Wednesday, November 5, 2014

153. Shah Sahib. Part one

153. Shah Sahib. Part one


A man of God, died last week. 

He was called Shah Sahib. His original name was Noor Alam. My brother first met him a few years ago in Data Durbar (the popular name of the shrine in Lahore, Pakistan, of Data Gunj Bakhash, also called Data Sahib, an 11th century mystic). At that time my brother was very sick. He was vomiting blood and had abdominal pain. He fell down in streets couple of times and was taken to a hospital. He was diagnosed with cancer (although that part is not documented). One day he met a durvesh (Muslim ascetic) in Data Durbar. He brought some food for the durvesh. The durvesh said do you have cancer? My brother replied in affirmative. The durvesh said that in a far flung area a Qalander lives; only he has the ability to cure you. That durvesh was Shah Sahib. My brother took that journey, and met the Great Mystic (see Foreword to book 2, blog 53), who cured him. 

On his second visit to the Great Mystic, the Mystic enquired about the health of Shah Sahib. That shows that the mystic not only knew Shah Sahib but held him in great regard. 

When my brother had his meeting with the yogi who always wore dark glasses (blog 64), Shah Sahib knew, on his own, that my brother had met the yogi. He is the one who told my brother that the yogi’s glance can burn. 

On one occasion, he told my brother that he spent many years in mountains of Kashmir with his spiritual guide. 

Shah Sahib read Part one of my books. His remark to my brother was that nobody will know anything about Islamic mysticism from this book. He said it not in a critical way but in a sad way. I did not know anything about Islamic mysticism; therefore I had briefly mentioned the little that I knew in one blog (blog 32).  It was his remark that prompted me to read more about Islamic mysticism which resulted in several blogs in parts 2, 3, and 4. 

Shah Sahib read part 2 of my book. My brother told him that I wanted his impressions about part 2. First he was amazed at the notion that I wanted his opinion. He said, “It is a very good book. He has understood mysticism correctly (blogs 93-95). He should not worry about other people’s opinion. He has this duty, he should just do it.” 

I made a tape of the Urdu translation of some of my poems and recorded them in my own voice. I told my brother to ask Shah Sahib if he would want to listen to them. He said “off course, I want to listen to them, but in private. Give me two hours.” They were in Data Durbar. When my brother came back he found Shah Sahib in Juzzab (smadhi).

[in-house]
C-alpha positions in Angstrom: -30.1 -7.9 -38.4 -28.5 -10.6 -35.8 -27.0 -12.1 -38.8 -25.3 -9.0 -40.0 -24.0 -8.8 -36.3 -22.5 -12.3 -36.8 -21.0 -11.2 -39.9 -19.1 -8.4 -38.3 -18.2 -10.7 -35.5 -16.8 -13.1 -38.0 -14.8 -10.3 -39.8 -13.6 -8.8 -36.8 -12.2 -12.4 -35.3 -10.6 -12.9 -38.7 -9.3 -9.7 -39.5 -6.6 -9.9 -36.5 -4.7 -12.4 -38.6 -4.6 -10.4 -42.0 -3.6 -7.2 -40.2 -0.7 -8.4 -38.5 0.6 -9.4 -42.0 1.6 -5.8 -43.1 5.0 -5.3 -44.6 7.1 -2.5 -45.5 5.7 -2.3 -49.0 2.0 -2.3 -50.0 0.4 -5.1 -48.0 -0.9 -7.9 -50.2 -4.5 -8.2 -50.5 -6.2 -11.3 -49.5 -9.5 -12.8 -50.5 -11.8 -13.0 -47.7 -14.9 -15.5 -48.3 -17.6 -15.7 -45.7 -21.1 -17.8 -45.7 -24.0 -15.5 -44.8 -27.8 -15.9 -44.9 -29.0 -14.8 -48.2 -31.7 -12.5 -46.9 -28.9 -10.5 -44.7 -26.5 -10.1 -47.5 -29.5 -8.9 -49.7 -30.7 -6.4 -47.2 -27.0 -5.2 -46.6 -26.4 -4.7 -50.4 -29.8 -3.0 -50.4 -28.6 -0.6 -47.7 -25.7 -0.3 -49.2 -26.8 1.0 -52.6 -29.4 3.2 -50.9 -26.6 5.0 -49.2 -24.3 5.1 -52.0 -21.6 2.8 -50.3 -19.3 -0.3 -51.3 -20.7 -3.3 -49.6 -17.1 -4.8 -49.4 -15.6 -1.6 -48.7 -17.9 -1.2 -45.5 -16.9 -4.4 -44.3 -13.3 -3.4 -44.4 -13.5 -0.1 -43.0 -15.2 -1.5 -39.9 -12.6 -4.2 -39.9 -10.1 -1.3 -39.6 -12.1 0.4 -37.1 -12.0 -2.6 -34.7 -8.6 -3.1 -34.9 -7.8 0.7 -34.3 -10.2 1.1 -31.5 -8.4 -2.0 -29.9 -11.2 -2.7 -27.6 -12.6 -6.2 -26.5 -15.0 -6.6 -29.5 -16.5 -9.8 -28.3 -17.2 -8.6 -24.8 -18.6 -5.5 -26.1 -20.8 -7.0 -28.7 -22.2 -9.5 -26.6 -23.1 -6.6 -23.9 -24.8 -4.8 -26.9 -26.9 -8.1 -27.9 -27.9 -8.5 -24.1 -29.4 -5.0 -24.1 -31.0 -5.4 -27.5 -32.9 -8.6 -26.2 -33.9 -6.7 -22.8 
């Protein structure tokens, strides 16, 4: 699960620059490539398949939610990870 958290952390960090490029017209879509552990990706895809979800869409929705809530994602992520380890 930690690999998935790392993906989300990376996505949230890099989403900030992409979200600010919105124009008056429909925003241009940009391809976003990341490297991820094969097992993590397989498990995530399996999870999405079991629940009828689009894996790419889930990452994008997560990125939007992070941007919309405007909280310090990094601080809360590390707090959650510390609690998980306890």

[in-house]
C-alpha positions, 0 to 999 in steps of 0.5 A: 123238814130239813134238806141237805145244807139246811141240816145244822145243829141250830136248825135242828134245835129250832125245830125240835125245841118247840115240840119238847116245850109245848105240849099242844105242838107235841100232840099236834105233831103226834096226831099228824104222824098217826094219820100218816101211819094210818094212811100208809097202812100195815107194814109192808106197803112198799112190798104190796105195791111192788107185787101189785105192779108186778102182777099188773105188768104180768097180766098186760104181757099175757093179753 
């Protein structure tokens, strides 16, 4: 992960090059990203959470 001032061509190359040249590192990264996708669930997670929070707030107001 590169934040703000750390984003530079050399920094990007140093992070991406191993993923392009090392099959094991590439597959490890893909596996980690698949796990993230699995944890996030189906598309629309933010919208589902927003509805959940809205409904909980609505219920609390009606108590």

Here are excerpts from my recent notes: 

10/17/14.  Shah Sahib is very sick. He is likely to die. He has diarrhea. This is his second such illness. On his previous sickness he stayed with my brother. My brother looked after him. He washed Shah Sahib’s soiled clothes himself, instead of giving them to a servant for washing, because the servant may have felt repugnance.

He is not eating anything. He was sick prior to coming to Lahore, but he insisted to coming to Data Durbar, as if he wanted to say goodbye. He is staying with somebody else but it is my brother who is looking after him for the last 5-6 days. He told his life story for the first time. 

He was born near Pakputtan. His name is Noor Alam. Both his parents died when he was a child. He had an elder brother who wanted him to become a laborer, but Shah Sahib wanted to study. He was in fifth grade at that time. He left the house and came to Pakputtan and lived there for several years, because there was free food available in the famous shrine over there. He did kitchen work (washing dishes, etc) in a hotel and also studied. He passed his matriculation (10th grade) examination in 1970, by getting about 550 marks.

He saw the people around the shrine and became disenchanted with them because they were frauds and cheats. He hated the residents over there because they preyed upon the gullible villagers. 

He moved to Lahore and settled near Data Durbar, because there was free food available at the shrine. There, also, he saw deceit, but to a lesser degree. He bought some books and studied. He prepared for F.A. examination. A leader of the Shrine Trust noticed him. He was touched by his zeal for education and his poverty. He gave him a room in the Shrine. One day he was sick, and the exam was very close. As he was weeping, a holy person came to him and did a daam(a spiritual prayer for healing ). He got well the next day. He passed his F.A (12th grade) in 1972. He gravitated towards that holy person, who guided him towards spirituality.
To be continued


1 comment:

Naffew said...

May God bless his soul!
May God help people who are left without their guide!
Thank You, Afanta, for telling his story.